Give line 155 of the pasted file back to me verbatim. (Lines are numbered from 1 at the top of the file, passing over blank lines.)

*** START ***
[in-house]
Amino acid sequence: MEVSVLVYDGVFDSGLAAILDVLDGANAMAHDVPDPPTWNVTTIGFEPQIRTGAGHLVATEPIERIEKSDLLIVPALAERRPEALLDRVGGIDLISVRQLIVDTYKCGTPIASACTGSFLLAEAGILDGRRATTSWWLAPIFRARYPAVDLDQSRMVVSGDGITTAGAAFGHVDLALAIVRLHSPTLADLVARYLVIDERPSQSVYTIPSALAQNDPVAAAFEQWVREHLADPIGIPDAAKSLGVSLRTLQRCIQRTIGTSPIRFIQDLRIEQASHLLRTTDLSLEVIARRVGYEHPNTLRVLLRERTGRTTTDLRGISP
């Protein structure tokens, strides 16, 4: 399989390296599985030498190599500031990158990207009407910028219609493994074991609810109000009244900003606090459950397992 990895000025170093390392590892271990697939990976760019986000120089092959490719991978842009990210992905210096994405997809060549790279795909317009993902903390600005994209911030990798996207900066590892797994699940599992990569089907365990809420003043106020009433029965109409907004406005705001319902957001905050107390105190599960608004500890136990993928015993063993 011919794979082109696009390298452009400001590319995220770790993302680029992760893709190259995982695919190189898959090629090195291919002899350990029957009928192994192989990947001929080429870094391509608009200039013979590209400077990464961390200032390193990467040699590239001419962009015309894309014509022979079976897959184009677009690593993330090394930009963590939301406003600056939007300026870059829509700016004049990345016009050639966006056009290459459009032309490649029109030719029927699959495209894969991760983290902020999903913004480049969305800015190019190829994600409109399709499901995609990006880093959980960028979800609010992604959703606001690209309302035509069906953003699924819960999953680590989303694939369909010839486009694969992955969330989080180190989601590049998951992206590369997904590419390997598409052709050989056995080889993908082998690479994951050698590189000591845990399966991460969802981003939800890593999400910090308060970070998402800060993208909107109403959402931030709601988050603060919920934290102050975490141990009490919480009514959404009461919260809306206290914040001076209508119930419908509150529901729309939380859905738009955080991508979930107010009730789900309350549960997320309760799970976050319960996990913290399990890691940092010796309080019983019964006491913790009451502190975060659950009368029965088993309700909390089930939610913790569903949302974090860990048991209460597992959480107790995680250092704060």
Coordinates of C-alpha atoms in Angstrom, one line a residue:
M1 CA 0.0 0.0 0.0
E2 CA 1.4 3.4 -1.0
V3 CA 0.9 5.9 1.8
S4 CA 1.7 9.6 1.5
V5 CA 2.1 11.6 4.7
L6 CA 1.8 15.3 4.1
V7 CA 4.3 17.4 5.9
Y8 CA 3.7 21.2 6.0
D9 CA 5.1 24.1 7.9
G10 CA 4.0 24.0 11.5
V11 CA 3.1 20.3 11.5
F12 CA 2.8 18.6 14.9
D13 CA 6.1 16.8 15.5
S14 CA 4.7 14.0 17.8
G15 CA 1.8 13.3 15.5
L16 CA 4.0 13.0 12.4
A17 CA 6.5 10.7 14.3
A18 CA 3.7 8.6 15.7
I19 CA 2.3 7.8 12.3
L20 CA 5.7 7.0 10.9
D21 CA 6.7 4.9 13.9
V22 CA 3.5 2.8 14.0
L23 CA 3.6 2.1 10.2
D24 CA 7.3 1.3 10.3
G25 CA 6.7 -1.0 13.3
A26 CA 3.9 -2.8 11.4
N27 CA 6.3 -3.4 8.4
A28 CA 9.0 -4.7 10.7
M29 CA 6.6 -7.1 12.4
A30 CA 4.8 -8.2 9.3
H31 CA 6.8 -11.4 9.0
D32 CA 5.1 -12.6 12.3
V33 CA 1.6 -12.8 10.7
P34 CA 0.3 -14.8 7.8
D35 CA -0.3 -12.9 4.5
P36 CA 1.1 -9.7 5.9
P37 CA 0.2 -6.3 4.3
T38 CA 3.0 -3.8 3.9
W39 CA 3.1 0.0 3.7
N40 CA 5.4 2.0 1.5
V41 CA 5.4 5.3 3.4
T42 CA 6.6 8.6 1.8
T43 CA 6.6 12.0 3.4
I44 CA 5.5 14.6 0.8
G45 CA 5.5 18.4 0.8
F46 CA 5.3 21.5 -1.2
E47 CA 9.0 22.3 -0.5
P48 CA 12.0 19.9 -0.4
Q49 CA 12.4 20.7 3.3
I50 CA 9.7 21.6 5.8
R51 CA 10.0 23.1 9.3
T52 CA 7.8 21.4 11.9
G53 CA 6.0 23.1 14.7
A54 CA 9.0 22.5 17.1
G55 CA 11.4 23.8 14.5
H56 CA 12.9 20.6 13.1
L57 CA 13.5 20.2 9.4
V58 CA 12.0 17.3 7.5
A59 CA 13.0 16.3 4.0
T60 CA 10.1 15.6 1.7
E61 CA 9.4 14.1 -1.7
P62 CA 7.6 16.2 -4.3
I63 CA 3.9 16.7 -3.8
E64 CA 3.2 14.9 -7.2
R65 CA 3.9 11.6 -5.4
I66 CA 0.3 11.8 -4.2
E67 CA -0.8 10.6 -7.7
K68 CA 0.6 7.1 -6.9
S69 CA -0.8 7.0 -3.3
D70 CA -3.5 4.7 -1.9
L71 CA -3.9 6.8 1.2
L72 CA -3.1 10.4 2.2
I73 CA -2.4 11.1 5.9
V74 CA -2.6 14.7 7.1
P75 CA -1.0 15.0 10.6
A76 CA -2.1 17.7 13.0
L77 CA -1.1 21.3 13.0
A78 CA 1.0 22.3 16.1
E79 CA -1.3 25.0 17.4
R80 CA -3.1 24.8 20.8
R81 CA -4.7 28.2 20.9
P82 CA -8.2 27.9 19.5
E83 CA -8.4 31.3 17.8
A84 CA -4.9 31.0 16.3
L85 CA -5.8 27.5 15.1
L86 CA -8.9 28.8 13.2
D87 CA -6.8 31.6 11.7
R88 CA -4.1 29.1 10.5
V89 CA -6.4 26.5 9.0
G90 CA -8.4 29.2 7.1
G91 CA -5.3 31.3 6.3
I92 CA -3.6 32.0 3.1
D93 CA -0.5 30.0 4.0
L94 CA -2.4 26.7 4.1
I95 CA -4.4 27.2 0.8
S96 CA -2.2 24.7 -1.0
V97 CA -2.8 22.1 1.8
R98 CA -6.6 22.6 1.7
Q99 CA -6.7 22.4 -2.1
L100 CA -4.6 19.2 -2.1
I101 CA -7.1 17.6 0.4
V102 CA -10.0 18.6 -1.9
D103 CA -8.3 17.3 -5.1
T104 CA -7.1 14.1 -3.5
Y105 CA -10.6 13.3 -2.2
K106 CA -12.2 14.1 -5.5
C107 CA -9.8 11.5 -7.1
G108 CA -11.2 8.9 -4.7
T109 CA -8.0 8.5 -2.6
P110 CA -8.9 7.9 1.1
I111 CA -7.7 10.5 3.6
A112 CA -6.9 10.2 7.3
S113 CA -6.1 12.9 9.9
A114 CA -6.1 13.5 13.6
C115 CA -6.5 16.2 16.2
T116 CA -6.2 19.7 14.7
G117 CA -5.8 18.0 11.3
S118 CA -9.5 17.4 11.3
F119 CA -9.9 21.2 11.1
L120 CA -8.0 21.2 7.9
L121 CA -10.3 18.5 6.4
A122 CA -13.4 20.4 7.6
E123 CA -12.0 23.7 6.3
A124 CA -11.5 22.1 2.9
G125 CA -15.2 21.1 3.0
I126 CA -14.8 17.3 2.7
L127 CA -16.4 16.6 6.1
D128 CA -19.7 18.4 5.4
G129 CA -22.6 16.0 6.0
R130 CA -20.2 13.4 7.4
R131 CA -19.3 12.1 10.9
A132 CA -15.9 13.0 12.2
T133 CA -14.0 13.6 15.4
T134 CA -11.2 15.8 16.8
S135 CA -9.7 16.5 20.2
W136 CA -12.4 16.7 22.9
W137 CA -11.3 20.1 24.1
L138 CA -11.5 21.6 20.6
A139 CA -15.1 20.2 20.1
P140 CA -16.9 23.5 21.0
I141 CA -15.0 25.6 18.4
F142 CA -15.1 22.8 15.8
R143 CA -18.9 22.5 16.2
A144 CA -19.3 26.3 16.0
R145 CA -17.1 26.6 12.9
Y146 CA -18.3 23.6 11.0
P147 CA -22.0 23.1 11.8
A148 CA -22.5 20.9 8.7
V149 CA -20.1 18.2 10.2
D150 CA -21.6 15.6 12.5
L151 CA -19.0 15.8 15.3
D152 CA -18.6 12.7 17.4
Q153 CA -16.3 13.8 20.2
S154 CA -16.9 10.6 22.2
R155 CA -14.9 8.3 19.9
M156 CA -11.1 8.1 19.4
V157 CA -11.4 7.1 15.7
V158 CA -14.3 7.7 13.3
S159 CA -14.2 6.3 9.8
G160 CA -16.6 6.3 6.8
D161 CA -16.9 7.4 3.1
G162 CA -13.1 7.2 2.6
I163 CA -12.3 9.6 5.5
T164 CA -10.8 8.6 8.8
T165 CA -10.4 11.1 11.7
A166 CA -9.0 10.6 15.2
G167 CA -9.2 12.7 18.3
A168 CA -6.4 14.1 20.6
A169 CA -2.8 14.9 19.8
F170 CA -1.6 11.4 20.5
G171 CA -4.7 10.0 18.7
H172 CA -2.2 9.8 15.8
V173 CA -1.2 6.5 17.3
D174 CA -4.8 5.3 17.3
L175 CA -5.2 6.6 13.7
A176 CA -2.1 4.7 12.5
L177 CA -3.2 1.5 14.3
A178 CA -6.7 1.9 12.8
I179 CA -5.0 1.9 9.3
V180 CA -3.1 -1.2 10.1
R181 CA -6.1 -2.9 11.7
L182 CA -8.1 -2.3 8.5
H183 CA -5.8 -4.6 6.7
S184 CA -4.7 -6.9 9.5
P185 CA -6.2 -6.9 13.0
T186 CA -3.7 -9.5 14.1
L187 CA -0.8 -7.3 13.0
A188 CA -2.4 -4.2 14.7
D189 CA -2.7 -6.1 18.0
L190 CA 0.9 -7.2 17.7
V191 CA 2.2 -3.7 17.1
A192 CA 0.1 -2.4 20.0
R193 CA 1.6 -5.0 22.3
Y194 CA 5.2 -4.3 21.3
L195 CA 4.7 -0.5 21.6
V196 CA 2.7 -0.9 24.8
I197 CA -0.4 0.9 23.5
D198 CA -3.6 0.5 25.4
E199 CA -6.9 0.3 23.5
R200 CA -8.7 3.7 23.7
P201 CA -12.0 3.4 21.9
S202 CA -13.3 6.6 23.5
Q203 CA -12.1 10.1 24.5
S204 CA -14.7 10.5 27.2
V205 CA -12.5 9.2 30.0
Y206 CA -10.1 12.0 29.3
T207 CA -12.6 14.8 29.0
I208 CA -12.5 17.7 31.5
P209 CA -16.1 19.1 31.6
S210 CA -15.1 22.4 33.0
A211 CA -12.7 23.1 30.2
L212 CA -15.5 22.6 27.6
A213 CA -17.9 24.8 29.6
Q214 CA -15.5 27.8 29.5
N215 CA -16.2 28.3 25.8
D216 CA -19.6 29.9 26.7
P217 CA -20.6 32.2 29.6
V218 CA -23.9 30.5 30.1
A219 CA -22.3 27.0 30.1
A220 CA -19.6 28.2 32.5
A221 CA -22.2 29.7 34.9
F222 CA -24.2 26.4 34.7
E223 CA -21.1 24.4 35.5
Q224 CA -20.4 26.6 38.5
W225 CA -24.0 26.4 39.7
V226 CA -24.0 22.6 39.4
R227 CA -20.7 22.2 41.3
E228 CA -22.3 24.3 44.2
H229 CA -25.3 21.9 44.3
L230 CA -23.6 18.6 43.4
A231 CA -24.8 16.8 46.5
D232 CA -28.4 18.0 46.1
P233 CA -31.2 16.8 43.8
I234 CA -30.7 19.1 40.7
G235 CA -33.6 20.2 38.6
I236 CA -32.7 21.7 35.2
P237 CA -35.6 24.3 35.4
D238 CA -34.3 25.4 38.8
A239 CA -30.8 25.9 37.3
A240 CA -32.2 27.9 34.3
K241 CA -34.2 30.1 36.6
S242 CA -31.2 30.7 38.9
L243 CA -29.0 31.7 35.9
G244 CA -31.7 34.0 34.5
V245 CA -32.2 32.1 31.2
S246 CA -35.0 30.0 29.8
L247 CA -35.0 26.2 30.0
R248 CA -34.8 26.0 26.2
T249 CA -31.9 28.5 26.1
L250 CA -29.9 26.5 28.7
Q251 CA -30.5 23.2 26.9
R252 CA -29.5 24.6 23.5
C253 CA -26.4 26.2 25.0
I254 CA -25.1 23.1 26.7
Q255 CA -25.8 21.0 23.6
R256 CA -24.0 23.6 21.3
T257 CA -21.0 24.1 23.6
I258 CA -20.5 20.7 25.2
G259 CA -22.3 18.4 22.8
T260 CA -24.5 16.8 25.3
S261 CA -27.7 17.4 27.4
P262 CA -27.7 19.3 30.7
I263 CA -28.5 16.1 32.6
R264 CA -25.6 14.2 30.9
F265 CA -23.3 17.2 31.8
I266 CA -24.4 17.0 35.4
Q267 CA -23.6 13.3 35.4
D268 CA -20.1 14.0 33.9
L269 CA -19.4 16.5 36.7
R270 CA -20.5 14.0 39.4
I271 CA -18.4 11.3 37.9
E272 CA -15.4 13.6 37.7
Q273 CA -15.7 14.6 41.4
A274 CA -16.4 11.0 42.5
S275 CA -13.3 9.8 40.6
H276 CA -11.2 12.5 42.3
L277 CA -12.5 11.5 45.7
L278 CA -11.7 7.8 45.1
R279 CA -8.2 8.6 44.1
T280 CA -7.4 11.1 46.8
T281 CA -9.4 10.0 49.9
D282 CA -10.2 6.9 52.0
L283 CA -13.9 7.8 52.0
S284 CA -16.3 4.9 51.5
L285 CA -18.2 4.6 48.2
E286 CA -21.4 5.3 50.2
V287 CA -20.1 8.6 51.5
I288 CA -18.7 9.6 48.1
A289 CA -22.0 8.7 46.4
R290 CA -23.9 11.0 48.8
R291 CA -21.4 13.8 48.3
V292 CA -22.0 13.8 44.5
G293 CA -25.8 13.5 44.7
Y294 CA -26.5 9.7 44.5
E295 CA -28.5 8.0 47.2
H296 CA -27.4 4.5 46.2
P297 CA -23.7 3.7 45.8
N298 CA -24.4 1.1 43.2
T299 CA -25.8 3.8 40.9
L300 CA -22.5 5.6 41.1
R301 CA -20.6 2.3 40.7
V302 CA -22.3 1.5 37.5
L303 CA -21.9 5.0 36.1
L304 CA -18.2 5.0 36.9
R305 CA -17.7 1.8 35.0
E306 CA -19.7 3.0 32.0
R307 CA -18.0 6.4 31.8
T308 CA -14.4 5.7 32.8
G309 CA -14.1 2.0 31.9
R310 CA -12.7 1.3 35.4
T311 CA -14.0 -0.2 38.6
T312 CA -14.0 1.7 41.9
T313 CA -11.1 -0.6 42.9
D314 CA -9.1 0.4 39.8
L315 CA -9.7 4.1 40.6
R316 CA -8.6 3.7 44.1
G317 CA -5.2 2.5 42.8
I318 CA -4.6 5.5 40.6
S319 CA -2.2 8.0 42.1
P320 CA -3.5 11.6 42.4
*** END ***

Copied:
L151 CA -19.0 15.8 15.3